On Saturday April 27, 1997 there was terrible weather in Miami. The typical windy spring weather, but heavy rain accompanied it. In the late afternoon, I cryptically received a call at home from Cindy's father, who said that he had received a message from her, asking him to call me, to ask me check on her pets. Why didn't she call me herself, I asked him? He didn't know. I told him I had no idea what that was about but that I'd try to go first thing in the morning, because it was still such bad weather and I didn't want to make a half-hour drive in the dark when it was raining so hard. He said that was probably fine. I slept that night fitfully, wondering if I'd somehow forgotten that she was going out of town and trying to remember where she'd told me she left a spare key.

Bright and early Sunday morning, my husband and I drove up to Hollywood. I walked up the path to the small, white duplex in which she lived and figured I'd start with a knock, since the windows were open. I thought there was no way she'd have left town without locking up better. I knocked but there was no answer. I called out, but still nothing. And then, without looking for that spare key, I put my hand on that aluminum door knob and turned. As it opened, I just... knew. I walked inside, asking my husband to wait outside, in case she wasn't dressed or something. The pets, even Bacardi, were all in the living room and seemed oddly disengaged, barely noticing me. I walked to the right, to the bedroom and there I found her. She'd rolled off the bed, onto the floor, and seemed as if she must have thrashed a bit. Her eyes still open, mouth gaping, it was pure, unadulterated awful. She'd clearly been dead for more than 24 hours. The room smelled of death, a scent as real as roses or toast, if you've ever been around people who have died. The evidence of her quite effective means, which I won't get into because I'm not handing out ideas on the subject, were neatly organized on her bedside table. It was a method I'd discussed with my friend who was dying of HIV, but a toxoplasmosis infection in his brain robbed him of any choice in the manner of his death. She knew about it. She'd used it. And with some care, evidently.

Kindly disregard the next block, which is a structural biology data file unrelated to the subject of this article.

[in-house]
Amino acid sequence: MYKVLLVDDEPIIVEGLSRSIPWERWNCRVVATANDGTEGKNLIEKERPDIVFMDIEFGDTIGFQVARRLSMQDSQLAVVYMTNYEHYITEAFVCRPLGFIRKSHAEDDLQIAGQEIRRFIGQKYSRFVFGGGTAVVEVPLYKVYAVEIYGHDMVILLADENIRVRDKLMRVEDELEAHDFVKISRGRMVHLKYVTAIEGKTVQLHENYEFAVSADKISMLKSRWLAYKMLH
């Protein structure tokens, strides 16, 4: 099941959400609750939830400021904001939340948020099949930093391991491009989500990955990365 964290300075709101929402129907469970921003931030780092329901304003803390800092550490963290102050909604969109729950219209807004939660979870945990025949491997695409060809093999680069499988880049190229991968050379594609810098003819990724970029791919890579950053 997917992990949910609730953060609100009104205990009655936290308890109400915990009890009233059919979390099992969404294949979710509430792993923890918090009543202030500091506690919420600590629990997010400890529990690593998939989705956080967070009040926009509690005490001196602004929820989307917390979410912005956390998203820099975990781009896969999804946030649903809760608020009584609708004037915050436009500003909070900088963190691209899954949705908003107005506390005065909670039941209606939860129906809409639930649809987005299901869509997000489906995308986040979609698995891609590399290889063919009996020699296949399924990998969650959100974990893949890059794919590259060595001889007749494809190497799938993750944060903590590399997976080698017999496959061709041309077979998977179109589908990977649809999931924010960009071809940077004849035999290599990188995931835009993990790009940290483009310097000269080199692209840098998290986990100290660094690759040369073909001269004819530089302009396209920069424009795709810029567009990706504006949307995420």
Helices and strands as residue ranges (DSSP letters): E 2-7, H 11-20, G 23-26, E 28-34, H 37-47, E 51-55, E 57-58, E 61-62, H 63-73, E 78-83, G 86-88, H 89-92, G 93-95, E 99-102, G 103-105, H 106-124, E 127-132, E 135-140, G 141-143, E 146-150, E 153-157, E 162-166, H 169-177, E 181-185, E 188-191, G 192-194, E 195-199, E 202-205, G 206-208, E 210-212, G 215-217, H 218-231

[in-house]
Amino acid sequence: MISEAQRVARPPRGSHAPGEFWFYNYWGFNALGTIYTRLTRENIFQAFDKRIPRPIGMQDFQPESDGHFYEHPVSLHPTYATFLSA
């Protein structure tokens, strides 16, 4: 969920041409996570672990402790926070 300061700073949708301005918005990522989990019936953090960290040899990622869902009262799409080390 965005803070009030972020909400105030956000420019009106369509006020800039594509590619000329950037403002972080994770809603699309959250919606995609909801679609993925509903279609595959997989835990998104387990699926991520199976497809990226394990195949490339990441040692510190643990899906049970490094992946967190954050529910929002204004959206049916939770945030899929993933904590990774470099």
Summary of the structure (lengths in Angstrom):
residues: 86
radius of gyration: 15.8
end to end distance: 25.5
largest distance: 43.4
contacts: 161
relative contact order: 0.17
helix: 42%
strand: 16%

Her brief note was a statement to her family that I was the only person she trusted to take care of her pets. In the weeks that followed, I understood why she'd left a stern note. Though I knew her father to be a rather irascible man, her siblings were something of an unknown quantity to me. They proceeded to tell me every bad thing they could about Cindy. That she was a liar and had borderline personality disorder and that she was a nut job and it was so selfish and it was so typical that she'd done this to them. They were glad I was taking the pets so they didn't have to deal with that on top of everything else. My poor friend. Her broken, unhappy life, finally gone and yet still being ripped apart. I wanted to remember the wonderful woman I met on the stairs in 1988. But all they did was rage on. I heard all of it as I helped them go through her things, as I found good homes for her pets, especially for poor Bacardi, who had lost a second owner. But during those weeks and hours that I helped them with her things, I kept living in that moment of discovery, that awful moment, in her room. I don't think I'll ever be able to forget that moment. The image, the scent, the sound. Ah... the sound...